A UNIQUE SESSION: What went on during the "I Can Free You" recording.
E.J. was sitting at the dining room table eating a crepe for his Sunday morning breakfast. Jimmi Accardi had just walked in from the recording studio with tape in hand as he sat down at the table to get his food. The tape I Can Free You was put on, ready to play. E.J. Began telling those sitting around the long maple table the story of the recording of this album.
He began by saying, "In 1972 while working at RCA, I managed to secure some recording time in the studio. Normally it was not possible to secure studio time like that. The recording session began at 8:00 a.m. and I was in the studio at that time waiting. There were no Institute people there. I told them the recording session started at 8:00 a.m. but they did not take me seriously and no one had showed.
The engineers were in the control room and I was sitting at the Yamaha 2000 organ. As I started to play there were shady things happening behind me which I thought the engineers had set up for the session. In the control room, I saw one engineer looking like this..."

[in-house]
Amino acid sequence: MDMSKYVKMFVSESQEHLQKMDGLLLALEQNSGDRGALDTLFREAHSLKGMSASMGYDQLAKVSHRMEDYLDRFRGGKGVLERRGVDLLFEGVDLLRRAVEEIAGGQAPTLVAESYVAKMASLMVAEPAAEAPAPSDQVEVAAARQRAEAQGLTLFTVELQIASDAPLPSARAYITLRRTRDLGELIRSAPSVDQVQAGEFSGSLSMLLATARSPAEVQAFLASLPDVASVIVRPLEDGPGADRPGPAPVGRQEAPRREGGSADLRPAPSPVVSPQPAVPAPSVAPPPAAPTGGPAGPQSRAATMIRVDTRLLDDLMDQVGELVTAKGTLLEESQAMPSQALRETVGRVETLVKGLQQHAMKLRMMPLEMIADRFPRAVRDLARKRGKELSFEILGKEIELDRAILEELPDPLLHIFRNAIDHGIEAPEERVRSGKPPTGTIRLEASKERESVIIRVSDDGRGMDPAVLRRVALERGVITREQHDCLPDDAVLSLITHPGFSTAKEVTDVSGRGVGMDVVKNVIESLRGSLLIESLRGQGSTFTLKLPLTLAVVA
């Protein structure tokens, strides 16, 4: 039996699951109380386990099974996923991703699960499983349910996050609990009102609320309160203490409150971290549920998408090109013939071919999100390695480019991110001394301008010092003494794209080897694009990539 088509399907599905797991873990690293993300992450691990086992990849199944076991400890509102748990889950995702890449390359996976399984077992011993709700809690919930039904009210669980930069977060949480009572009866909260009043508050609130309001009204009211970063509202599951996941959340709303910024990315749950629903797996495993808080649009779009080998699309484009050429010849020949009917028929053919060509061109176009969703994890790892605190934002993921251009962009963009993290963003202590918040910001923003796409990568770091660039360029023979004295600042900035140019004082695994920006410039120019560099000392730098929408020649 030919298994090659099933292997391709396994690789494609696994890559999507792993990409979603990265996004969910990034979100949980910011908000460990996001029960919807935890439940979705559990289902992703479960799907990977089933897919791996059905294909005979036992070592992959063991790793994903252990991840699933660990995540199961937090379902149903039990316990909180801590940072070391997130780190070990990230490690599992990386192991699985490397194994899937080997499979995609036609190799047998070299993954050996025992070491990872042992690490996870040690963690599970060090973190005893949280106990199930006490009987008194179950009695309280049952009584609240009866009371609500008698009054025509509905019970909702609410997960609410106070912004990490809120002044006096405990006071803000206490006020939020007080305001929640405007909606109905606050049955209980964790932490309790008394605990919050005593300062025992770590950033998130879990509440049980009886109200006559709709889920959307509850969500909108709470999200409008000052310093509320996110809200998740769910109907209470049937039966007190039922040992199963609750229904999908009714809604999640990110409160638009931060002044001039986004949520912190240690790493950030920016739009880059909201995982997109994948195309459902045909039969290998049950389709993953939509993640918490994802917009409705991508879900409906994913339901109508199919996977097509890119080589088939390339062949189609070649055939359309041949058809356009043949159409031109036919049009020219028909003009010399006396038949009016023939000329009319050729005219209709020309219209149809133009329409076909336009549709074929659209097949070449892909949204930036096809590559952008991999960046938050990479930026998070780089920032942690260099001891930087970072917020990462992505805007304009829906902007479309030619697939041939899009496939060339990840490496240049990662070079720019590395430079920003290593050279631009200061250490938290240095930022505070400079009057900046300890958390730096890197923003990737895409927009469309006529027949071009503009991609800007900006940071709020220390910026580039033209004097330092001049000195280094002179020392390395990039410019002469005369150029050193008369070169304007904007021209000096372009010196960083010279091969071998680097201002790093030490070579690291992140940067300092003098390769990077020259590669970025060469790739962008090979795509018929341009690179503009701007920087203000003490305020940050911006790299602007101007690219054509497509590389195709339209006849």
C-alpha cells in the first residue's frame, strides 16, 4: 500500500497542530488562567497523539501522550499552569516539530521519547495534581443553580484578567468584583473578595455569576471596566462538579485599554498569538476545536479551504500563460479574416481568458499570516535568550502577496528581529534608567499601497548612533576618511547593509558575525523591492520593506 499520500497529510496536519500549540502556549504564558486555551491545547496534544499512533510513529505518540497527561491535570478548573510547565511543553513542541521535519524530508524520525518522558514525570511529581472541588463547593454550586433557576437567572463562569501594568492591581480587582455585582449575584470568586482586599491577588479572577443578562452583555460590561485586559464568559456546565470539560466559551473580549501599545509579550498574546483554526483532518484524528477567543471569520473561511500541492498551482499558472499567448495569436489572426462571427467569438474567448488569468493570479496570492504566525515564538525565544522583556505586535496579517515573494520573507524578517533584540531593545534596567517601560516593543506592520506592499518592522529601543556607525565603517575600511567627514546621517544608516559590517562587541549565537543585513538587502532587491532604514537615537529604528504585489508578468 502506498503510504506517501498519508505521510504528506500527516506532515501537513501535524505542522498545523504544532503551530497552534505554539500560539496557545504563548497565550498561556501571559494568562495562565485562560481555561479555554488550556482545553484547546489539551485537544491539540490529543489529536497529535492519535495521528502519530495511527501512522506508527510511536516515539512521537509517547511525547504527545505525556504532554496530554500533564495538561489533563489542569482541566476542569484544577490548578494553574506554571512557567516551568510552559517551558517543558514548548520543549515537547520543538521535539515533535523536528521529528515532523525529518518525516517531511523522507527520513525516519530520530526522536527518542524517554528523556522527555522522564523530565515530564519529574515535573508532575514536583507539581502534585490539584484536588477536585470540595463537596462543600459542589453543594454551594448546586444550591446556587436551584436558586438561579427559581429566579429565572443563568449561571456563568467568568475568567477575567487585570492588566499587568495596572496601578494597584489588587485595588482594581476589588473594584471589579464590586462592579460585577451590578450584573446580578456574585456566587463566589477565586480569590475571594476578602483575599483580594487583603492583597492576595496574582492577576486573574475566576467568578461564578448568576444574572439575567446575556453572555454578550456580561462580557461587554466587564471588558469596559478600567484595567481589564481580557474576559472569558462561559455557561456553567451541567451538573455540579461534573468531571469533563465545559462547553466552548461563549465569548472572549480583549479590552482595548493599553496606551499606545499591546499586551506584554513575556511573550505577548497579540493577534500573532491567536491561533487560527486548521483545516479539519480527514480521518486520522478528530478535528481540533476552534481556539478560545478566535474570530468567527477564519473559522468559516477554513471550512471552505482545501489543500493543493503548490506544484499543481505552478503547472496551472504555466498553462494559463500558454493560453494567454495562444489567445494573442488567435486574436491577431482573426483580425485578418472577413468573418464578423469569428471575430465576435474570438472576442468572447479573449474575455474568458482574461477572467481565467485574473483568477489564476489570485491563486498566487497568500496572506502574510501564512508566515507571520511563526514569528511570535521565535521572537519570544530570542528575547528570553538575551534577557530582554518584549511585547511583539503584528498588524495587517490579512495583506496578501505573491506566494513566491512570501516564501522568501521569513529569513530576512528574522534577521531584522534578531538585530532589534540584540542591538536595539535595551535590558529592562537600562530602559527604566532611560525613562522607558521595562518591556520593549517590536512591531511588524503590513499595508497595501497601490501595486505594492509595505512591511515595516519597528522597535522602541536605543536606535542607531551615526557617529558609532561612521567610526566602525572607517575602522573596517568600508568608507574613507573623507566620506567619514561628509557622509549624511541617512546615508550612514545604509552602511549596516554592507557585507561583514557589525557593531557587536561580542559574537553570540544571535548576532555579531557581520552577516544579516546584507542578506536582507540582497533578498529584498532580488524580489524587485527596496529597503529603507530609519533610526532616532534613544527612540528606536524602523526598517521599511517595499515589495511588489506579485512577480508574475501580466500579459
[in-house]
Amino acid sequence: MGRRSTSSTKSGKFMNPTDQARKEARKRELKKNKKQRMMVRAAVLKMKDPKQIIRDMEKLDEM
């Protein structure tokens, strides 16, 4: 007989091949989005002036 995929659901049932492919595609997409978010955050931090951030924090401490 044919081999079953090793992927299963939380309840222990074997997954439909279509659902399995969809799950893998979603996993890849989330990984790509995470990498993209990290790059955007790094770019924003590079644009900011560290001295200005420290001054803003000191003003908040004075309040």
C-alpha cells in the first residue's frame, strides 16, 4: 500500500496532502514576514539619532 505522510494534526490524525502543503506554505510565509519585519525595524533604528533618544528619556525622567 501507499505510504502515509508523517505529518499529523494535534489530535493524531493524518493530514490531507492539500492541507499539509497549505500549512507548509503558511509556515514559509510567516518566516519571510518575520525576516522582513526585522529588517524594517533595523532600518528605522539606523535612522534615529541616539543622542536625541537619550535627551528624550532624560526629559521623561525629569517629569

E.J. leaned on the table with his elbow and put his chin in arms straightened on the table leaning forward and staring straight ahead. Another engineer he showed leaning against the board blankly staring at the cup of coffee he held in his hand.
E.J. said that when he stopped playing, they went like this...he showed us how they hadn't changed a thing. They hadn't changed any levels.
"This tape is very potent! I remember playing it for my study circle in 1985 and watching everyone pass out within minutes. E.J. told me that at half speed it only takes seconds. They were frozen in a posture leaning on his arms over the board staring forward and then snapped out of the stare. They hadn't moved for 32 minutes; So I immediately took the original 1972 recording into the studio, slowed it down to half speed (making it an hour tape), transferred it to 8-track, and together with Claude Needham, proceeded to overdub additional synthesizer parts until we passed out."
-- Jimmi Accardi